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Friday, 16 September 2011

A solution for frivolous workplace bullying claims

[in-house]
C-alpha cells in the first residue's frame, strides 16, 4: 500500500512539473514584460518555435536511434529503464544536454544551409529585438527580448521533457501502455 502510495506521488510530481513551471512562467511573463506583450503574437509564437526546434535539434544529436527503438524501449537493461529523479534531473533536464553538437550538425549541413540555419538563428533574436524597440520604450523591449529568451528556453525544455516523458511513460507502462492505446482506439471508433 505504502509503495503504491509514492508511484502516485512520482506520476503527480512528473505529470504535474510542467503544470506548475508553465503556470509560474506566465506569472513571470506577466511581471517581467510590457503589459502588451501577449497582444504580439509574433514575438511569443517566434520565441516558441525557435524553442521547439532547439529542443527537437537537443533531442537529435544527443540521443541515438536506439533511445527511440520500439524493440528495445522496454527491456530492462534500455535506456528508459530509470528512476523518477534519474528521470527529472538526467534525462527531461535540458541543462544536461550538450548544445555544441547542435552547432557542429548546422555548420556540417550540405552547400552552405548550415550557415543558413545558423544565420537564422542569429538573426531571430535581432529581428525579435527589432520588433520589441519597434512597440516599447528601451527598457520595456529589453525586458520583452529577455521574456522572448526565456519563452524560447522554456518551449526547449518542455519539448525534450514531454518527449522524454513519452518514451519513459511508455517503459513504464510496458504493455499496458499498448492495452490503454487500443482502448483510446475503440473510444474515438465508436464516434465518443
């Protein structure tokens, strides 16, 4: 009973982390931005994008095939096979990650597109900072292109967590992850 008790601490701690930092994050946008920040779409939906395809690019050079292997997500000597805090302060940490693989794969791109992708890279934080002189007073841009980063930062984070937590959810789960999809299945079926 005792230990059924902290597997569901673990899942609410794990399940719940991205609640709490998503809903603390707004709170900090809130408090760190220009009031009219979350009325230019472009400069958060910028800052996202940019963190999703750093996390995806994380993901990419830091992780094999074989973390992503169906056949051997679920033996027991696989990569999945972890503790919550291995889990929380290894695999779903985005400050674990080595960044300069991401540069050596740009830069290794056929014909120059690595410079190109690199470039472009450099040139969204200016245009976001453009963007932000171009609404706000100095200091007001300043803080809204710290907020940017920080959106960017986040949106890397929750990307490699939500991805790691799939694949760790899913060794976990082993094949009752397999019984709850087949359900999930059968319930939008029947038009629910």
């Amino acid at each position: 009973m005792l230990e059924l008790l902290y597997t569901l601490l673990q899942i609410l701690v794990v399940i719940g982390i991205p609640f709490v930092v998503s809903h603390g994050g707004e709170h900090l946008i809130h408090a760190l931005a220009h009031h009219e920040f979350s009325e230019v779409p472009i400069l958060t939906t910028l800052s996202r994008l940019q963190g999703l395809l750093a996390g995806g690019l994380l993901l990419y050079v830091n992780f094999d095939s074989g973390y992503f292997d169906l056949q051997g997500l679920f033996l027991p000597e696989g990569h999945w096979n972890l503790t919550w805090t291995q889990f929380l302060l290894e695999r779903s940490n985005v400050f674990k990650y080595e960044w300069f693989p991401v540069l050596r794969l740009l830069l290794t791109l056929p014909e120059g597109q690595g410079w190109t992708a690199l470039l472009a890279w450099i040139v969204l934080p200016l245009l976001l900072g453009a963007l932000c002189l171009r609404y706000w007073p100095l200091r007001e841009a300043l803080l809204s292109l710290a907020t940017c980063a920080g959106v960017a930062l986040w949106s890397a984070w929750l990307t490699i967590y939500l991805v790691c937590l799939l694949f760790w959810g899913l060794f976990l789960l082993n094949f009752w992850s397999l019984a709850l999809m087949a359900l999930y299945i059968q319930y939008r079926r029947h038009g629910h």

I read with interest Rachel Wells, Sydney Morning Herald story on 24 July entitled, “Most workplace bullying claims fall short”. Since the introduction of Brodie’s Law in Victoria on May 31, 2011 which provides for up to 10 years prison for bullying offences, claims for workplace bullying have more than doubled in the past year in Victoria. Many claims could be considered frivolous due to employee’s poor understanding of what actually constitutes bullying. Other States and Territories are investigating the implementation of workplace bullying legislation, but regardless of specific legislation, employers may be liable for workplace bullying under other pieces of legislation – namely Occupational Health & Safety, discrimination, worker’s compensation and at common law. Bullying can involve patrons, clients, customers, contractors or staff. It’s a fact of life, bullying is not limited to the school yard and employers cannot ignore bullying behavior. It is debilitating to the victim and can lead to serious health and psychological issues – even suicide. Bullying can be direct and obvious or indirect, even subtle or masked with humour. Bullying or harassment, although not a new phenomena is gaining momentum in civil litigation at a rapid rate, with no indications of slowing in the near future. In a recent Clayton Utz’s, Insights publication, their advice to employers is to put policies and training in place. “A workplace policy explicitly prohibiting bullying is simply insufficient due to the nature of bullying and the vagueness associated with ‘what it is’ and ‘what it isn’t’. The most proactive and positive way to provide your business with its own certainty is by developing a bullying policy and through training.” For employers, the bullying issue is not just about money and minimizing the risk of civil litigation, it is corrosive to an organisation’s culture as it erodes peoples’ self-esteem, confidence and personality. It's about individuals and how their lives can be destroyed by thoughtless and damaging attacks by the people they work with. Blayne Webb, Director, Barringtons
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